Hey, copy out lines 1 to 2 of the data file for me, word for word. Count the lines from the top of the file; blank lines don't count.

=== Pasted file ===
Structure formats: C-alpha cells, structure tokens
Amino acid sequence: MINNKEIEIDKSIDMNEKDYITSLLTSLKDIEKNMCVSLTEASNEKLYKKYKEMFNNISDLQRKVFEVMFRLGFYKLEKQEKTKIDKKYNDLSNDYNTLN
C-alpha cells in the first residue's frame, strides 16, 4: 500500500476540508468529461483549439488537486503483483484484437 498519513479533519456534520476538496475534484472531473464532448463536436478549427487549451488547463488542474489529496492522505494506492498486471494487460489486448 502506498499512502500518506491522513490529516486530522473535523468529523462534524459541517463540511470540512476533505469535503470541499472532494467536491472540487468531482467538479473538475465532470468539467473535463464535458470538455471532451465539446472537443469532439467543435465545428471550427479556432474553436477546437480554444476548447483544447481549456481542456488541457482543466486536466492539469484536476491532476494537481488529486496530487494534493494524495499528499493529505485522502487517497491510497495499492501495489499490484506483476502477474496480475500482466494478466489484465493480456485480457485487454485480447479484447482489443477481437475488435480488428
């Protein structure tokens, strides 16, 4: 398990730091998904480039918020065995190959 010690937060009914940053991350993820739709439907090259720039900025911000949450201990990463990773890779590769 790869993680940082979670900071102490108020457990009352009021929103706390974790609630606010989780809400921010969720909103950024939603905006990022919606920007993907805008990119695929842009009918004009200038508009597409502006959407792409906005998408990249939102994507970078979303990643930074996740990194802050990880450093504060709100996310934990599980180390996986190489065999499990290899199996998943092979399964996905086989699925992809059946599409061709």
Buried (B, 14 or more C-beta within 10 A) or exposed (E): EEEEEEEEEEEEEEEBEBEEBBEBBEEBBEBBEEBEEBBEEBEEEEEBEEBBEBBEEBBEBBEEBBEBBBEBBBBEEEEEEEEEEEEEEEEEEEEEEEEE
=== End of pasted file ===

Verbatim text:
Structure formats: C-alpha cells, structure tokens
Amino acid sequence: MINNKEIEIDKSIDMNEKDYITSLLTSLKDIEKNMCVSLTEASNEKLYKKYKEMFNNISDLQRKVFEVMFRLGFYKLEKQEKTKIDKKYNDLSNDYNTLN